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Film Review


Few film fans in America have seen his work, but the Austrian director, Gotz Spielmann (born 1961), has made at least 8 films before Revanche. Spielmann has written and directed a compelling story of two couples, class opposites; one, middle class, and the other from the demi-monde, whose lives intersect in a very dramatic way. The film opens with a splash in a still country pond. We see nothing further. Then we see a couple making love in a shower, steamy in every sense: Alex, the driver/gofer for a Viennese brothel owner and his girl friend, Tamara, a Ukrainian, whom it turns out, is one of the women in the brothel. Such a relationship is strictly forbidden by the thuggish owner, so they must meet secretly. Alex loves Tamara, but is an ex-con who apparently cannot get a decent job, and has to watch while Tamara works. He rescues her when one of the customers becomes abusive, beats him up, but the owner forces Alex to apologize, further humbling Alex. The brothel owner wants to set up Tamara in one of his flats for his high end customers. They are both desperate to leave but neither have any money, and Tamara owes thirty thousand dollars to the owner. So Alex decides to do something that will change their lives. The other couple is Robert, a decent Austrian policeman, and his wife Susanne, who both seem happy in their lovely country house. Alex does do something dramatic, which results in the first contact between the two couples. I don't want to reveal more, but the story, already complex, becomes increasingly so, with often very unexpected shifts. But always told clearly.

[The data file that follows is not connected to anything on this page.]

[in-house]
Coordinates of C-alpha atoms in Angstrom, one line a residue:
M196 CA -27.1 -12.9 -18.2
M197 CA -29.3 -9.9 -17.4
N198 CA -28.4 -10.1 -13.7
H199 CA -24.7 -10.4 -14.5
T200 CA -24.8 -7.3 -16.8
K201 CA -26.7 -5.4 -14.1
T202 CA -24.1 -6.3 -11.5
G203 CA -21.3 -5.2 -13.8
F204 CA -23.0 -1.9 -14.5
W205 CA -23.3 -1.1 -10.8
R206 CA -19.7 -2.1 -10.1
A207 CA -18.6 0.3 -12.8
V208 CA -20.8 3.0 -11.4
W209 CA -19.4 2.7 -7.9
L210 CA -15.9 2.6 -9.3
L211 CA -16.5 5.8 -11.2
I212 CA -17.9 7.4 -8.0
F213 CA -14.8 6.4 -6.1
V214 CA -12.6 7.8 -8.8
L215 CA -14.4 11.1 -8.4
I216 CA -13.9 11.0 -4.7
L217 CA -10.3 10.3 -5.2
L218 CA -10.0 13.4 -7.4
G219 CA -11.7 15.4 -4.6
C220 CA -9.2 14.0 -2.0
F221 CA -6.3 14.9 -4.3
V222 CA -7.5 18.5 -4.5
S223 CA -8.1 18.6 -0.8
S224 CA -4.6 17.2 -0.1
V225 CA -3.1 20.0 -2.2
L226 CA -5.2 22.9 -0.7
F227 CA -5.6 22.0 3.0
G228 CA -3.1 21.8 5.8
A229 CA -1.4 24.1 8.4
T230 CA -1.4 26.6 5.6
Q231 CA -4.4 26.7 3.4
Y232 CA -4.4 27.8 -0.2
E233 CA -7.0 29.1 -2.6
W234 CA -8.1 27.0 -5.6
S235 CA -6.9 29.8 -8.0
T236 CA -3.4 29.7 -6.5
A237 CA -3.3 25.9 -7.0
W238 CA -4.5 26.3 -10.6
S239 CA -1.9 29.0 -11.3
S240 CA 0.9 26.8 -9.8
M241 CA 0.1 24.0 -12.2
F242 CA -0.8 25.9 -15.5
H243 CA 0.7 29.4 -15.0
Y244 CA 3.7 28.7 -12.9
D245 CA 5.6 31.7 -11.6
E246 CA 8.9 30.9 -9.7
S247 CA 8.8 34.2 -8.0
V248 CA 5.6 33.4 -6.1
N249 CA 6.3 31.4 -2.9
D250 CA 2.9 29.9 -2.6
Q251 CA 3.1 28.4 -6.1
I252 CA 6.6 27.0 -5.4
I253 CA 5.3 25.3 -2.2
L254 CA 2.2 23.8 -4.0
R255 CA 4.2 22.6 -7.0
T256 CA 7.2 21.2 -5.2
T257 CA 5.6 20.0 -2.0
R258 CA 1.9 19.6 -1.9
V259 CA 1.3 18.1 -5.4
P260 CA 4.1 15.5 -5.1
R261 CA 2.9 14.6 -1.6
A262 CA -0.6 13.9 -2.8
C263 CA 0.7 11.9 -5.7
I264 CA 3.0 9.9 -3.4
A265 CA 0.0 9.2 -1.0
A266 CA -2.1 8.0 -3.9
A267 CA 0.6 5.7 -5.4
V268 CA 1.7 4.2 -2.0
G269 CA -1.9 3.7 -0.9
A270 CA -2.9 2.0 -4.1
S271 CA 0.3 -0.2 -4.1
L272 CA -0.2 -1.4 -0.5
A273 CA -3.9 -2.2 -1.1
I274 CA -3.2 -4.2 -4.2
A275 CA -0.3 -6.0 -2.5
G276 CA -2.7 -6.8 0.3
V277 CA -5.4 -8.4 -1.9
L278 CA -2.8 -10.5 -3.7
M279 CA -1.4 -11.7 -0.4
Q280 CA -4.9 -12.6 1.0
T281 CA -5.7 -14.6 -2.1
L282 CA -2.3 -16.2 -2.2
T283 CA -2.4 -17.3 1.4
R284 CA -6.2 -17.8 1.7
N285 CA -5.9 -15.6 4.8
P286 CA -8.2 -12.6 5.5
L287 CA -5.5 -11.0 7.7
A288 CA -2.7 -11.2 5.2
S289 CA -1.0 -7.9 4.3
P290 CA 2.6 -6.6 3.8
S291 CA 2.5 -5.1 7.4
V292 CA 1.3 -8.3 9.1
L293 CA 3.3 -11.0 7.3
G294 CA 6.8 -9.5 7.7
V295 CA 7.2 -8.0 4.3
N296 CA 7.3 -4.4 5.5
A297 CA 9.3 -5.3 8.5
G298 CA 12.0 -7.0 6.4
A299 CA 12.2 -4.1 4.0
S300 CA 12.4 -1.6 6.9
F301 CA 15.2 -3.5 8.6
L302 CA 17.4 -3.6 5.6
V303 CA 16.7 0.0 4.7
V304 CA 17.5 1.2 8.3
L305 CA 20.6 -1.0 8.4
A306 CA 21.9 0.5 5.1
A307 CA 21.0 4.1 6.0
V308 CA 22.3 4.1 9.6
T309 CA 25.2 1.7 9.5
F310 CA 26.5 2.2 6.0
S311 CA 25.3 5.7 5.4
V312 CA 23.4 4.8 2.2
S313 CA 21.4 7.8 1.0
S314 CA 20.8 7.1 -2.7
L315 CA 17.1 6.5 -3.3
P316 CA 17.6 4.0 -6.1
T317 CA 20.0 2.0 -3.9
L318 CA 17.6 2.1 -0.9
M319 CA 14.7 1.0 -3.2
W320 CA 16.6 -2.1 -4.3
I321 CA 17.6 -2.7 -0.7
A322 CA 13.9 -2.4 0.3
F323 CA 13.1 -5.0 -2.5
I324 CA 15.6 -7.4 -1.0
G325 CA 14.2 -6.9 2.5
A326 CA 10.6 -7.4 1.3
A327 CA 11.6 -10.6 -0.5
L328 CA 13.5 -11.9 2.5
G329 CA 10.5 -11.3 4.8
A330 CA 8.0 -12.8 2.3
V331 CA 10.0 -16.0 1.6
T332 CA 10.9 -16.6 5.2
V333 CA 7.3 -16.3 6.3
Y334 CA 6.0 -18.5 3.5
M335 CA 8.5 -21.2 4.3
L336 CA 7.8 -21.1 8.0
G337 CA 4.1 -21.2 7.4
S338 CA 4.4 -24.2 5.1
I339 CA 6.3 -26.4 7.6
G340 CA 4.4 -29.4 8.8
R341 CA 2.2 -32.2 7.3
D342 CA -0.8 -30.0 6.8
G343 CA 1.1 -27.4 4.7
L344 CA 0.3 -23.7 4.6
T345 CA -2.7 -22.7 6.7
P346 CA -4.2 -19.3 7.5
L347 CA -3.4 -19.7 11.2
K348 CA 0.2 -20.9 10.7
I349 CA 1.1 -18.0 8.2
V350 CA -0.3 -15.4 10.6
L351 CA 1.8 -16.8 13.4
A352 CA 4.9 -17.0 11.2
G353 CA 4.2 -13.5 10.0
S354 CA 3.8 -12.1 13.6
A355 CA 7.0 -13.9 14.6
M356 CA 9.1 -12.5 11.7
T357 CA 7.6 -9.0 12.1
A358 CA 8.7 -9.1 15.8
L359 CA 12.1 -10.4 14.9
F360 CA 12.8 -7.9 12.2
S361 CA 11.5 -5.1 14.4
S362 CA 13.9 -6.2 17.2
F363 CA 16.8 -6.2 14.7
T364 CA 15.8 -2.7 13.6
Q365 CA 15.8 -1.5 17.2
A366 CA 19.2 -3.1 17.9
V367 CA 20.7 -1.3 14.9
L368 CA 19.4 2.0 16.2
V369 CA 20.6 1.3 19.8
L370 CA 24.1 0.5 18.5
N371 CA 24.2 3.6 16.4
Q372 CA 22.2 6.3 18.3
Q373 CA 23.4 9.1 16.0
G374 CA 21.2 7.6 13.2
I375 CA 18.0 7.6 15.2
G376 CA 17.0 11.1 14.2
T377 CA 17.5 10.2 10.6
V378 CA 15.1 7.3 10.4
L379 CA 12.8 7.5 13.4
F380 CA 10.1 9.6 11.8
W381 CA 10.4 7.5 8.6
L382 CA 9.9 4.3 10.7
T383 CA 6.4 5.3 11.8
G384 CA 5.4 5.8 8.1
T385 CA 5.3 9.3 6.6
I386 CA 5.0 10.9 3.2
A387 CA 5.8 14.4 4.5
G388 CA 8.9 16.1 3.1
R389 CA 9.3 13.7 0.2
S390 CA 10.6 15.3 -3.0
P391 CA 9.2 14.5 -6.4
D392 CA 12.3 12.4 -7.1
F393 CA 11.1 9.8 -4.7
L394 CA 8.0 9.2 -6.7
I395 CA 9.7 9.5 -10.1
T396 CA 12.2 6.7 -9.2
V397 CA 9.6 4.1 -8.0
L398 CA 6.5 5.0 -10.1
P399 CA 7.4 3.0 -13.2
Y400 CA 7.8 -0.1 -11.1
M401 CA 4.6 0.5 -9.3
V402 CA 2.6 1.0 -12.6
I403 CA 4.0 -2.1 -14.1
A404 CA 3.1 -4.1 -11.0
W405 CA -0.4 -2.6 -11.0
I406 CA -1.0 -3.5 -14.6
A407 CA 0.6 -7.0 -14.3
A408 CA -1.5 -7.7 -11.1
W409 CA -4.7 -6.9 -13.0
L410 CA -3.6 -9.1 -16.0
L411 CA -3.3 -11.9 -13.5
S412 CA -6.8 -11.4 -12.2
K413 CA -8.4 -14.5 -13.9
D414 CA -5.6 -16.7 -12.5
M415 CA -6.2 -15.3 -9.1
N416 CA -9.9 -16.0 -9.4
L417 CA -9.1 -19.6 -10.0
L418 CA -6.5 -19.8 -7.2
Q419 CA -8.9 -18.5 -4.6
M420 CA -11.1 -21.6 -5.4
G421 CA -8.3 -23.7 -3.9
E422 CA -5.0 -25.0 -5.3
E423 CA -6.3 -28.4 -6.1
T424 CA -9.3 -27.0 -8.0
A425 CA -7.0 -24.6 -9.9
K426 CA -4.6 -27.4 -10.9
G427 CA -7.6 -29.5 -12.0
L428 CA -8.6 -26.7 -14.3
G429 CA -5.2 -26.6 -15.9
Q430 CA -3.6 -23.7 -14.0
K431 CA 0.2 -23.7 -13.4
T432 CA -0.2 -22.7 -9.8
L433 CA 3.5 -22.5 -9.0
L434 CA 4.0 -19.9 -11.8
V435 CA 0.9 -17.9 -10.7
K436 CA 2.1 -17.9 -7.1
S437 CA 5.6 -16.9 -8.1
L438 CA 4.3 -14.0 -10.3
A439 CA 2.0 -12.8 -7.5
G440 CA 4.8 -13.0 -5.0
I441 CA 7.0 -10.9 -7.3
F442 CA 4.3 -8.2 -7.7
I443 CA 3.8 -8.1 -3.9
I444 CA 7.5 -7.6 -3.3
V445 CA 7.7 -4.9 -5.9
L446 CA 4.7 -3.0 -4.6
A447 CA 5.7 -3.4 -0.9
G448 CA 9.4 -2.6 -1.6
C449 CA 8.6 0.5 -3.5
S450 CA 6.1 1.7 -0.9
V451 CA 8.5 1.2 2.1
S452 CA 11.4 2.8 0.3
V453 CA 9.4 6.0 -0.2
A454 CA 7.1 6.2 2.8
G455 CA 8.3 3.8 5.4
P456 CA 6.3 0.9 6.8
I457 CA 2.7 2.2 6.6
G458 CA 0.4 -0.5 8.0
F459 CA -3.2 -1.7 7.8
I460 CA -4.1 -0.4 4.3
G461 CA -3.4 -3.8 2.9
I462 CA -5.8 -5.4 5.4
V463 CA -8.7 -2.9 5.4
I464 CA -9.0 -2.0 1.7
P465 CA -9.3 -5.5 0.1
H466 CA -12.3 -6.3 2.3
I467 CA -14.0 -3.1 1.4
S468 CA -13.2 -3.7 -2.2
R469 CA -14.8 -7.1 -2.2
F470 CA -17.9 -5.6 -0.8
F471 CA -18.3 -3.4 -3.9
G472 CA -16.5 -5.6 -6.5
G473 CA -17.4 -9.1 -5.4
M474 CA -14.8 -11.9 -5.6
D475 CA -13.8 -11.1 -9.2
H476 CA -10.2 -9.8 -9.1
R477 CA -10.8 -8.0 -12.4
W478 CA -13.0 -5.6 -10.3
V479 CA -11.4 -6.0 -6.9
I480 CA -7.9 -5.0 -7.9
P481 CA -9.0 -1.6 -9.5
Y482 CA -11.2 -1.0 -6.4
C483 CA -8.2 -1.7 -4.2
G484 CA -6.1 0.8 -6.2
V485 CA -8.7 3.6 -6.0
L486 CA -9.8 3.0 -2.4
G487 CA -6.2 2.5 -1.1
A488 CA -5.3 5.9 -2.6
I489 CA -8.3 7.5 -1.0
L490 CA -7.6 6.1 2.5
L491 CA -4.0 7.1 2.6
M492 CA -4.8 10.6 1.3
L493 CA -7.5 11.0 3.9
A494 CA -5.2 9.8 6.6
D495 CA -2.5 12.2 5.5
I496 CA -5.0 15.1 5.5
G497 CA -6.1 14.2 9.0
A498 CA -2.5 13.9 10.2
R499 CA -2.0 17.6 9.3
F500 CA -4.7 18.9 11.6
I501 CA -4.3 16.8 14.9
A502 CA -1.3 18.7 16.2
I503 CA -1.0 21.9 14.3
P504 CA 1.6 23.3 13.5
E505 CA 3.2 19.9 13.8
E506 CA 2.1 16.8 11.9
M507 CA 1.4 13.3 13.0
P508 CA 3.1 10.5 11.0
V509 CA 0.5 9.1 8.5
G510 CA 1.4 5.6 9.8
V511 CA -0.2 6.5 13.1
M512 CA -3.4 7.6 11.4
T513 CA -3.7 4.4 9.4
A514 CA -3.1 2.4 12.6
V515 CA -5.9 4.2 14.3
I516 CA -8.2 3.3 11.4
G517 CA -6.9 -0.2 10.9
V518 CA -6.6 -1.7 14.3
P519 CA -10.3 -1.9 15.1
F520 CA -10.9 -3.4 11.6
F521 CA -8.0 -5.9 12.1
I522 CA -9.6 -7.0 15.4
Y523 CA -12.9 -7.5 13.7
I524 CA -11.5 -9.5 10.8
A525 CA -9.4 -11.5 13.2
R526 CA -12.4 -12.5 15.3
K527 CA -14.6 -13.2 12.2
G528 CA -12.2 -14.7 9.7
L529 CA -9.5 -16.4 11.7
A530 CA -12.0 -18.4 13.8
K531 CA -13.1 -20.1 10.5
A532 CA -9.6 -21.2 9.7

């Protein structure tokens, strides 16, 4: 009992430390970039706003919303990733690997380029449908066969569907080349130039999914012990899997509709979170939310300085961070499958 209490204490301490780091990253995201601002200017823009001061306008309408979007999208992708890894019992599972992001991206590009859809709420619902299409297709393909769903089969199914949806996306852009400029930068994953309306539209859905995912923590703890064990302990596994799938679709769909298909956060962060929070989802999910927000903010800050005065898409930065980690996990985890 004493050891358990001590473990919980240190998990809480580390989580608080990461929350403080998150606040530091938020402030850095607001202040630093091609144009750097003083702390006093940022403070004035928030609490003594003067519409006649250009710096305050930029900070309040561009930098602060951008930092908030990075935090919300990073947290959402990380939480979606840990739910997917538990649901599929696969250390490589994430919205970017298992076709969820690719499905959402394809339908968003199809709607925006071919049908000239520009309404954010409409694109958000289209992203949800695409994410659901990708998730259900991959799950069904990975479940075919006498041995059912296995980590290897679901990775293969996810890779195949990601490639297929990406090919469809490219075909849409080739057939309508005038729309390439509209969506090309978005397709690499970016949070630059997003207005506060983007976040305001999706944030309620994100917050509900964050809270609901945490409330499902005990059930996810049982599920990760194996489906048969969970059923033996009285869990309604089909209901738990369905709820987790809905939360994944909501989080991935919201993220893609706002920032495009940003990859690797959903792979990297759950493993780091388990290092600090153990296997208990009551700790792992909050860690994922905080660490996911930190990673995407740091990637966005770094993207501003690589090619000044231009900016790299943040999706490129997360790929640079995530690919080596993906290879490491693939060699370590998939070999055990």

The acting is outstanding; it put most American actors to shame. I didn't recognize any of the actors, but they all fantastic. It hardly seems as if they are acting. The cinematography is equally fine. Every scene is carefully shot, with deep saturated colors that seem appropriate for this dark story. The pacing seems perfect, but always with an increasing sense of tension. There is no music whatsoever, and the story is so riveting that the film has nearly ended before we realize there is no music. We are clearly dealing with a very skilled director here, who is able to elicit the surprisingly dark impulses, anguish, fears that are hidden inside the characters' skin. This is psychodrama at its best. The film is exactly two hours long, without a single lag in momentum. By the way, the word revanche means revenge, yet this is not a depressing film.

Revanche was one of the nominees for best foreign film for 2008, and lost to Departures. Having just seen Departures, which I liked, that vote seems incomprehensible. Revanche is the far better film, indeed a great film, and will easily make my ten best list for this year. Just opened at the Embarcadero, and I urge you to see it on the big screen. Don't miss this.

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